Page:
Mann’s novella and Kureishi’s novel present is a self-created, narrative relief about the imbalance between the “body” and the one that possesses it. Therefore, these texts are exceptional contribution to modern psychology and in a living hermeneutics of relations, which is yet to be the field of interest between the literature and psychiatry.


Morris, D. (1985). “Bodywatching, a field guide to the human species”. Equinox Oxford. LTD
Aïvanhov, M. O. (1999). “Man psychic life – elements and structures”. 2nd edit. Izvor. Prosveta
Buloh, V. L & Buloh, B. (2006). “Sexual attitudes – Myths and Reality”. Skopje: Magor
Fuko, M. (2003). “The history of sexuality 1 (The will of knowledge). Skopje: Tri
Rot, N. (1967) “Psychology figures”. Belgrade: ZIZ
Freud, S. (2006). “Sexual theory”. Skopje: Gjurgja
Kristeva, J. (2005). “Toccatas and fugues for the otherness”. Skopje: Templum
Котеска, Ј. (2006). Скопје: Templum
Markovska, S. & Simonovska, S. (1999). “Anthropology – chrestomathy”. Skopje: Doger
Mann, T. (1980). “ Selected works, short stories”. Belgrade: Matica Srpska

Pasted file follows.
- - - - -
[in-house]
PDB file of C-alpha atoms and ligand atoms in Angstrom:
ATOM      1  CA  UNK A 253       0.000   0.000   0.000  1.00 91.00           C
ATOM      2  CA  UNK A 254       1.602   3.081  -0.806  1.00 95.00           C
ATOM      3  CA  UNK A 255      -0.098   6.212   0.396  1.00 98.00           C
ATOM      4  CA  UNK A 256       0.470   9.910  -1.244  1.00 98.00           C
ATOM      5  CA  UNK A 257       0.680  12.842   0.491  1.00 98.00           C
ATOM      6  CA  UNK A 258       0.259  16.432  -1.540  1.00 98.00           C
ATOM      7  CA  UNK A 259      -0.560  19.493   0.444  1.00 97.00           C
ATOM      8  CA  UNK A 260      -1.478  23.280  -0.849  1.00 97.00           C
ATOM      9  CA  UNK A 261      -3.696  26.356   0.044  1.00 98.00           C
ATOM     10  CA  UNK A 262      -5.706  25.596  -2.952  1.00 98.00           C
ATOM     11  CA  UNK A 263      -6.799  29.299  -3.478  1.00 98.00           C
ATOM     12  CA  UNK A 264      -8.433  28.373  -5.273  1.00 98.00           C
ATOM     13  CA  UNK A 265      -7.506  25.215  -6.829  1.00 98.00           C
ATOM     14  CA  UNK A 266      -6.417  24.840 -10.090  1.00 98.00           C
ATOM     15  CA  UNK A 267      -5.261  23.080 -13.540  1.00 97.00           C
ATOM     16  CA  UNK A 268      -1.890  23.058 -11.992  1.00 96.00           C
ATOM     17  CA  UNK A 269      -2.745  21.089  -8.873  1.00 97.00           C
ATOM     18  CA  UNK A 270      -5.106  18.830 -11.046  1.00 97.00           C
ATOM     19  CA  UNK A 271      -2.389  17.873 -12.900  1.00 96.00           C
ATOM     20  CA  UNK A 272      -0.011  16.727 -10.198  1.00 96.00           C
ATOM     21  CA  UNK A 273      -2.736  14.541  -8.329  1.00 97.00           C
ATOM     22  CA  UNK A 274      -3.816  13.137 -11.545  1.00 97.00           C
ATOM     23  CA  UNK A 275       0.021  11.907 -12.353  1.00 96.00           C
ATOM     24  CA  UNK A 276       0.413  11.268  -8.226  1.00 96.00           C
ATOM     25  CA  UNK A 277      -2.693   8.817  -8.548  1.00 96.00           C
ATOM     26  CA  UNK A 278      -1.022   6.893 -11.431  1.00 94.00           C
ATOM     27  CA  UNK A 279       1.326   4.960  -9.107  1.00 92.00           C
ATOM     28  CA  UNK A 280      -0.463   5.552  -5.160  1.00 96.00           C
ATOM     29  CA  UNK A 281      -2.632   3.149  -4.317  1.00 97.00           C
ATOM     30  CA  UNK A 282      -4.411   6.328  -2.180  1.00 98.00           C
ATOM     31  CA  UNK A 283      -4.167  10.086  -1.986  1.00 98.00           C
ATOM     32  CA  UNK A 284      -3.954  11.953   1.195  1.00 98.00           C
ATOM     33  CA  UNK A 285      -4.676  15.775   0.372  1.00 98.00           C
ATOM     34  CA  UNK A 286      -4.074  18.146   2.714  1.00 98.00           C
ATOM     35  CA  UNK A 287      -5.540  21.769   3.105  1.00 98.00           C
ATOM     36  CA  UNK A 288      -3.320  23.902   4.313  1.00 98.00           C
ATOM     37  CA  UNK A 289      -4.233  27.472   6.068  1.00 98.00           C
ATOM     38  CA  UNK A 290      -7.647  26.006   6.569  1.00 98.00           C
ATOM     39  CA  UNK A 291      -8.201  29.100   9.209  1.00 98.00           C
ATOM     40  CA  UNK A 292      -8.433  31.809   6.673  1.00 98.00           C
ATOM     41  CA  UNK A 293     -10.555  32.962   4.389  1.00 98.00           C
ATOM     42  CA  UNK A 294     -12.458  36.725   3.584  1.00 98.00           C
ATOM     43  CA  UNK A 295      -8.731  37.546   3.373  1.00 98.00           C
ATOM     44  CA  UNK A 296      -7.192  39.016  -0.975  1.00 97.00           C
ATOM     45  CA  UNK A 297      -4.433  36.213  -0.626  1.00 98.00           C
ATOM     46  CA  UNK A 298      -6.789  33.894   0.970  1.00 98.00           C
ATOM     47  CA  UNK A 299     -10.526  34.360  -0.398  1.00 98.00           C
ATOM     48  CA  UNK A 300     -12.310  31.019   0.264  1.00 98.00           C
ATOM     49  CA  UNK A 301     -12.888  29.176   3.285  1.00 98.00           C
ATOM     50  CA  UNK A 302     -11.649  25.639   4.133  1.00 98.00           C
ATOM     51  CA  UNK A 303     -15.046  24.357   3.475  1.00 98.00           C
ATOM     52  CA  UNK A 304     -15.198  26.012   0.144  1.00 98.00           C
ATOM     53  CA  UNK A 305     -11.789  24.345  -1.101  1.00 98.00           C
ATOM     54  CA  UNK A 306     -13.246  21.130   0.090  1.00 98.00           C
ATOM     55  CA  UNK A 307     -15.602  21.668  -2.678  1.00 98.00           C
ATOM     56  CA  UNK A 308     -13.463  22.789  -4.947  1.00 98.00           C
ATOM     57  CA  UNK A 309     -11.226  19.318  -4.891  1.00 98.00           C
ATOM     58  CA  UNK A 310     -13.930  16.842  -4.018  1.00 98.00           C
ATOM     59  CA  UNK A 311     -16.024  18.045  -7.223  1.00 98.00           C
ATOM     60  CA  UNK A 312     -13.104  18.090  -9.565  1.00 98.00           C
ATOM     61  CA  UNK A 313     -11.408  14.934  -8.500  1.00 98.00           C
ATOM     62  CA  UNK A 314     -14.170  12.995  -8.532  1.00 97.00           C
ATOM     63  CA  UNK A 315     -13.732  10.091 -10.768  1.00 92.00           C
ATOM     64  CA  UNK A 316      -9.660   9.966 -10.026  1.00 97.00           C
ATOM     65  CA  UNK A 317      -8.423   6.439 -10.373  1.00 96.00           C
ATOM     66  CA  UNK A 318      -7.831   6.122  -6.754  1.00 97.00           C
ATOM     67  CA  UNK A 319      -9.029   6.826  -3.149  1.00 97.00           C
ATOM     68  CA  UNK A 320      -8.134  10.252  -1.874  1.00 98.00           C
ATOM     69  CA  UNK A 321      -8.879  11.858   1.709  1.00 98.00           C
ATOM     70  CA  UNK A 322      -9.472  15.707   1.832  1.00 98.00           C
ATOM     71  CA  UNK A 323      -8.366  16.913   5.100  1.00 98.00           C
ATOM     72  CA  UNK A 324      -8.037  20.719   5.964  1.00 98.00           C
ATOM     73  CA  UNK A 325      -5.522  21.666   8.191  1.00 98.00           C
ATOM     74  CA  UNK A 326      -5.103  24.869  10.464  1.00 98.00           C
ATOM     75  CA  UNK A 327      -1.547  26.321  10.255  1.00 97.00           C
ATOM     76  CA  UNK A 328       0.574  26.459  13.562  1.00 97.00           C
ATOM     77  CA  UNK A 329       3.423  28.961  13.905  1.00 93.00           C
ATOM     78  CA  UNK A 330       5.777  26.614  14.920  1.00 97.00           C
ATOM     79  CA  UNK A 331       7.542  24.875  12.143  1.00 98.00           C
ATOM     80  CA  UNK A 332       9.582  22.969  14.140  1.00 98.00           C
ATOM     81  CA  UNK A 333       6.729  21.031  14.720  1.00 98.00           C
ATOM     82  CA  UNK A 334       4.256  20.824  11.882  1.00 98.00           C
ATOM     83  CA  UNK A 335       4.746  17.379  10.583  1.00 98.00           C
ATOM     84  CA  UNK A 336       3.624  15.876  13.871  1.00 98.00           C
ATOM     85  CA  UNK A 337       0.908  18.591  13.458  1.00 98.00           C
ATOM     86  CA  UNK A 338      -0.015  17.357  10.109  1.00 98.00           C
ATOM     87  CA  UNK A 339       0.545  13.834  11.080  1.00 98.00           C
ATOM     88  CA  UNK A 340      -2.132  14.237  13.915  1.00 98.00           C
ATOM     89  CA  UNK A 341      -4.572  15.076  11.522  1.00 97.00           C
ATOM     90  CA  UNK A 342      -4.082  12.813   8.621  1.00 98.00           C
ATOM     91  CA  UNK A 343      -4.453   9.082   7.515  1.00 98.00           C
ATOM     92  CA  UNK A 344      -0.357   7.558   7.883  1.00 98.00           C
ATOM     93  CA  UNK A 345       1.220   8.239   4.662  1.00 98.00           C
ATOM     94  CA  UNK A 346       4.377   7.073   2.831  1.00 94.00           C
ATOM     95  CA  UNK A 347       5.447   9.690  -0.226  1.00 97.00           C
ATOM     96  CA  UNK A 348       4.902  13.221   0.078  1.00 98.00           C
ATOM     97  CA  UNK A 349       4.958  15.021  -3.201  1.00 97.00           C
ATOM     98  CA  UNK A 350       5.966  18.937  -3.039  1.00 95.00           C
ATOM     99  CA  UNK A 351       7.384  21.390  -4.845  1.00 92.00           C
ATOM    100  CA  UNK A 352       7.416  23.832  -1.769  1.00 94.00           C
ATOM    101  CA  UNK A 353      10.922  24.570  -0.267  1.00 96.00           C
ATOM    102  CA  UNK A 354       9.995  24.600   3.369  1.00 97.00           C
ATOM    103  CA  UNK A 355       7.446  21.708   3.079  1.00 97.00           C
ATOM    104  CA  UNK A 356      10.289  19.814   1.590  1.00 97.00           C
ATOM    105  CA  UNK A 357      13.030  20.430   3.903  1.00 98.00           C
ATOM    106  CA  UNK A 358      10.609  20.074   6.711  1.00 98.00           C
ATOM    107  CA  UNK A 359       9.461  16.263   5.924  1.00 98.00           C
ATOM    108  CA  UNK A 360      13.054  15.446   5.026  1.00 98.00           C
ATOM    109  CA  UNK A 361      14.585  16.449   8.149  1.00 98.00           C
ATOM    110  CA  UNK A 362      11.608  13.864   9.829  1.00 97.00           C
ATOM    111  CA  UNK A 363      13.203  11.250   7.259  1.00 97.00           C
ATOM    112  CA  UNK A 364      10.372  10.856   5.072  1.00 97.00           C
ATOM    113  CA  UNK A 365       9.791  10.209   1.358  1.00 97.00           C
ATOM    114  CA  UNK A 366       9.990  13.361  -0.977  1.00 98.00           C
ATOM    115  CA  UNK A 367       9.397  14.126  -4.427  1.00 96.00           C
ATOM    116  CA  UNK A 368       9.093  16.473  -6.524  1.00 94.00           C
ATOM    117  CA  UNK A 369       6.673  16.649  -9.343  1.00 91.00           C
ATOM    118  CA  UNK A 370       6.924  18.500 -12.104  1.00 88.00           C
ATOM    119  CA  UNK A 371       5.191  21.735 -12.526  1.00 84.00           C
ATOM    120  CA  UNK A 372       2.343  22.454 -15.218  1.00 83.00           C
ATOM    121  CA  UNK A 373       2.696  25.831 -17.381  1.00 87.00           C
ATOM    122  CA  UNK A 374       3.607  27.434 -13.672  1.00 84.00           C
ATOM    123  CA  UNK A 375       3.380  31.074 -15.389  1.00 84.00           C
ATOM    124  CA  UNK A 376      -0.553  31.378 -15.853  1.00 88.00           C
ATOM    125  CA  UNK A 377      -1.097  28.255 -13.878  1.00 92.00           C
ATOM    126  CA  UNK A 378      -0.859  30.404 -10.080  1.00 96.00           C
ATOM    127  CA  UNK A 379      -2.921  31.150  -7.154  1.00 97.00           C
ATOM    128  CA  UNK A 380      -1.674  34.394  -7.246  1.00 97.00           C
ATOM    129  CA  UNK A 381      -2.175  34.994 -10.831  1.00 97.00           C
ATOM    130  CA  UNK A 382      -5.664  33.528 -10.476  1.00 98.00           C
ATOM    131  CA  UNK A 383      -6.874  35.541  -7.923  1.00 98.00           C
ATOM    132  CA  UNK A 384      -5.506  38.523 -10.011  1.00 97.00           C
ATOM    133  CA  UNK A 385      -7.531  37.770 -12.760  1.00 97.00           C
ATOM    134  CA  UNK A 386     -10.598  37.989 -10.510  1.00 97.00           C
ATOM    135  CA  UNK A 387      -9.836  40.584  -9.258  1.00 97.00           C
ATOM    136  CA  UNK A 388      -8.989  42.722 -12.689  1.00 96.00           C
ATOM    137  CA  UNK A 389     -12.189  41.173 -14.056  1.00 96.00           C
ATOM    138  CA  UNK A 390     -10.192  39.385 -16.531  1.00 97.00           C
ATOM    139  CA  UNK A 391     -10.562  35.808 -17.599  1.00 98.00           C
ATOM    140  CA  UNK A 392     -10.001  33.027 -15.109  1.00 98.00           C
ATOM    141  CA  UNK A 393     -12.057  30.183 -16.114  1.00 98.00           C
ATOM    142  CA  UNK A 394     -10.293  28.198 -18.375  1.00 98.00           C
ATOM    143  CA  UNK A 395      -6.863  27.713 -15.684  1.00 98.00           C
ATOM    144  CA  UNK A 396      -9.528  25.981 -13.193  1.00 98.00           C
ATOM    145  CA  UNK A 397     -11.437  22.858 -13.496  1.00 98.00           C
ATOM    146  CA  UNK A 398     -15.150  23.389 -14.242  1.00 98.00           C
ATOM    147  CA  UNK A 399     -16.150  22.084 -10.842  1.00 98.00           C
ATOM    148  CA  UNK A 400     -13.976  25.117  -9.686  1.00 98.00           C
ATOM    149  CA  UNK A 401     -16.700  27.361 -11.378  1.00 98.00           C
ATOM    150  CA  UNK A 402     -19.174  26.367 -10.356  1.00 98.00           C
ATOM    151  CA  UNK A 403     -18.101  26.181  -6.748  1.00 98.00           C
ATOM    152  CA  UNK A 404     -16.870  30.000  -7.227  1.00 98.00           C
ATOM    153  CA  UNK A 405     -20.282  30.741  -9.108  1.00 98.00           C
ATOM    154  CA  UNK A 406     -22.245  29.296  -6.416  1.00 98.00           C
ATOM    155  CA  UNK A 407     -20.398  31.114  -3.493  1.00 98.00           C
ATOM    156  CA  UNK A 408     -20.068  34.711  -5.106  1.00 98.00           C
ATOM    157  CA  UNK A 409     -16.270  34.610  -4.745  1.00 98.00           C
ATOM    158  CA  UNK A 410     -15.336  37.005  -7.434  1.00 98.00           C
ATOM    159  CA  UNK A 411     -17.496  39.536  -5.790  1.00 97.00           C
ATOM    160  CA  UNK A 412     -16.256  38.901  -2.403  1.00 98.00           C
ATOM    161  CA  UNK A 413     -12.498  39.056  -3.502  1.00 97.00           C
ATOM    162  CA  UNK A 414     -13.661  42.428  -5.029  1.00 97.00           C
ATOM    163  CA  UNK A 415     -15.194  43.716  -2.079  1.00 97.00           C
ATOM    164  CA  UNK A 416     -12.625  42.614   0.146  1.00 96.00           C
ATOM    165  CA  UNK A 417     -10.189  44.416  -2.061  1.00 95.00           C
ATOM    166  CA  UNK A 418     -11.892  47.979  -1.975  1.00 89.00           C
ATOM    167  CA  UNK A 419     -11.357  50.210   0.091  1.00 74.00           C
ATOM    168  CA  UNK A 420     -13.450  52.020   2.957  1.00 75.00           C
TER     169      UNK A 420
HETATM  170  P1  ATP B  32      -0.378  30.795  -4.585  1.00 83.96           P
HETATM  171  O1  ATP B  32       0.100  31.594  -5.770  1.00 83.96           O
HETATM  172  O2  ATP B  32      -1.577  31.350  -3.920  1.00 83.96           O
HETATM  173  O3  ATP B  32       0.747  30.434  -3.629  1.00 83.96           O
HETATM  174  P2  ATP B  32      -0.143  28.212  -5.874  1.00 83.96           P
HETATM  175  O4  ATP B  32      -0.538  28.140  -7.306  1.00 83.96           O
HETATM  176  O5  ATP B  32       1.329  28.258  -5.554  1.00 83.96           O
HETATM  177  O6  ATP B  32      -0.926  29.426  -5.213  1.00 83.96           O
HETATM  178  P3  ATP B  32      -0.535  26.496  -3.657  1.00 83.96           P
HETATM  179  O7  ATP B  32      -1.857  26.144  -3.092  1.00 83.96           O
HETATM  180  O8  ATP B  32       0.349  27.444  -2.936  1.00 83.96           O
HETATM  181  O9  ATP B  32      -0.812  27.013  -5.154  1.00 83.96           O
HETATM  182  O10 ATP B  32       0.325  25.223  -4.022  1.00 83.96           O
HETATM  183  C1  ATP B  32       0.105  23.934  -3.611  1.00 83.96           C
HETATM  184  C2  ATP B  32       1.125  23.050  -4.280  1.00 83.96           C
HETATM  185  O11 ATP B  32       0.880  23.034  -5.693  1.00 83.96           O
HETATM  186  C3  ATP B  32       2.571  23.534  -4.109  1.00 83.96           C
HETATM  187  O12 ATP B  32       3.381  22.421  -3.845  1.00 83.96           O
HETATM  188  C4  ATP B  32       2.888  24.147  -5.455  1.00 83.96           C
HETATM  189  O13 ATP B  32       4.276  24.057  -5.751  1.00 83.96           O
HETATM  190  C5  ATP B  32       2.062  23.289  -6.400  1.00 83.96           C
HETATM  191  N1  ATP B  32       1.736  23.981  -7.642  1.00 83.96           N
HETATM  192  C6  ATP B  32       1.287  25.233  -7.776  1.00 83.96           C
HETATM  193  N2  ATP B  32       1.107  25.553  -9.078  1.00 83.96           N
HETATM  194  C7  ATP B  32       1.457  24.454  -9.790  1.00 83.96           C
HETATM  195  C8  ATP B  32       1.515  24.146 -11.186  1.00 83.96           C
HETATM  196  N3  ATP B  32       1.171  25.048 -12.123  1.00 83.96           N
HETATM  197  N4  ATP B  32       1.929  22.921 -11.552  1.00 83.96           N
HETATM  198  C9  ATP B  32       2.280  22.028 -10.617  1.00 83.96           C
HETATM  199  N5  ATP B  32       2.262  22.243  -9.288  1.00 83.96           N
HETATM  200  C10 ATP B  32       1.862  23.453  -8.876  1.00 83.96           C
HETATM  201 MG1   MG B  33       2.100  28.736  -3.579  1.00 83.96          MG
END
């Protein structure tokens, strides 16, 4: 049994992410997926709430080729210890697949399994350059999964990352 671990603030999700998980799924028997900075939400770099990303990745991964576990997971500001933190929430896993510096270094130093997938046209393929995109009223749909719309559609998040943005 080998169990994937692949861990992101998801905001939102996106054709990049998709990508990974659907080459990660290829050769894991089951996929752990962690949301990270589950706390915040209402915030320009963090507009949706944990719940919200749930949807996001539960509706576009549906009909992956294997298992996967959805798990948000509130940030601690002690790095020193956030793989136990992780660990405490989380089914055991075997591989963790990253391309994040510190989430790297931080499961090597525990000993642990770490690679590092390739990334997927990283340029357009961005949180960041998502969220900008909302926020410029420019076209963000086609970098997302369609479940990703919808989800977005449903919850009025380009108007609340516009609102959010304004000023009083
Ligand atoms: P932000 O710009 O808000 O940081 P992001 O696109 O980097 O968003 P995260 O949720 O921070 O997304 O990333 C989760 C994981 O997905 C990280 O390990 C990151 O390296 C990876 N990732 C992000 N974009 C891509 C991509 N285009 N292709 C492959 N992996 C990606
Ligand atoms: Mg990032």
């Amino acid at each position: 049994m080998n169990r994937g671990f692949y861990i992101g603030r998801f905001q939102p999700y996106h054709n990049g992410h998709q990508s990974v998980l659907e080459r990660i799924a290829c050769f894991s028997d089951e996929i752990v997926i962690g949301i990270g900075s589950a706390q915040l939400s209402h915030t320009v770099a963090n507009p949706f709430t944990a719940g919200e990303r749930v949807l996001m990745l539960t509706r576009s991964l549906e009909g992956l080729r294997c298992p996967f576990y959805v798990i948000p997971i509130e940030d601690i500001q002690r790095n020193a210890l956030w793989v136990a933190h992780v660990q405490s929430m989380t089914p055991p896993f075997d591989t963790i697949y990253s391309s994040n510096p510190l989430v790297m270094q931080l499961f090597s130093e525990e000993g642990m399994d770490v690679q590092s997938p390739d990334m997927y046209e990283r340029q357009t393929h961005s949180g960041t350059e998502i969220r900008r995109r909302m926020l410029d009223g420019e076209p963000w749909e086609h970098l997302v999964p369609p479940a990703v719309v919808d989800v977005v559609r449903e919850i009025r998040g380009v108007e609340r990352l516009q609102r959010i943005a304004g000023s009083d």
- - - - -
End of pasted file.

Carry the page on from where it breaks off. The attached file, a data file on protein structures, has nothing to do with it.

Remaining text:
Kureishi, H. (2005). “Intimacy”. Skopje: Ili-Ili
Kureishi, H. (2006). “The Body”. Skopje: Tabernakul

Translated by: Martina Atanasovska and Magdalena Gjorgieva


1. The term corporeality, in the broadest semantic scope, means physical or bodily nature, i.e. it refers to the physiological i.e. material characteristics of the body.
2. Odbrana dela, „Pripovetke“, Tomas Man, Matica Srpska, Beograd, 1980, 195 стр.
3. „Психологија личности“, д-р Никола Рот, ЗИЗ, Београд, 1967, 133 стр.
4. Zita” in Indian means furrow.
5. Odbrana dela, „Pripovetke“, Tomas Man, Matica Srpska, Beograd, 1980, 208 стр.
6. ibid. 210 стр.
7. ibid.
8. „Интимност“, Ханиф Курејши, Или – Или, Скопје, 2005, 37 стр.
9. „Психологија личности“, д-р Никола Рот, ЗИЗ, Београд, 1967, 14 стр.
10. Odbrana dela, „Pripovetke“, Tomas Man, Matica Srpska, Beograd, 1980, 246 стр.
11. ibid. 230 стр.
12. Odbrana dela, „Pripovetke“, Tomas Man, Matica Srpska, Beograd, 1980, 253 стр.
13. ibid. 256 стр.
14. „Тело“, Ханиф Курејши, Табернакул, Скопје, 2006, 1 стр.
15. ibid.
16. „Санитарна енигма“, Јасна Котеска, Темплум, Скопје, 2006, 63 стр.
17. „Постмодерна етика“, Зигмунд Бауман, Темплум, Скопје, 2005, 9 стр.
18. „Тело“, Ханиф Курејши, Табернакул, Скопје, 2006, 32 стр.
19. „Токати и фуги за другоста“, Јулија Кристева, Темплум, Скопје, 2005, 212 стр.
20. If the body secret are not culturally labelled as filthy.
21. „Тело“, Ханиф Курејши, Табернакул, Скопје, 2006, 42 стр.
22. ibid. 31 стр.
23. ibid. 66 стр.
24. ibid. 59 стр.
25. „Антропологија – хрестоматија“, уред. Слободанка Марковска, Сузана Симоновска, Догер, Скопје, 1999, 331 стр.
26. „Тело“, Ханиф Курејши, Табернакул, Скопје, 2006, 123 стр.
27. ibid. 152 стр.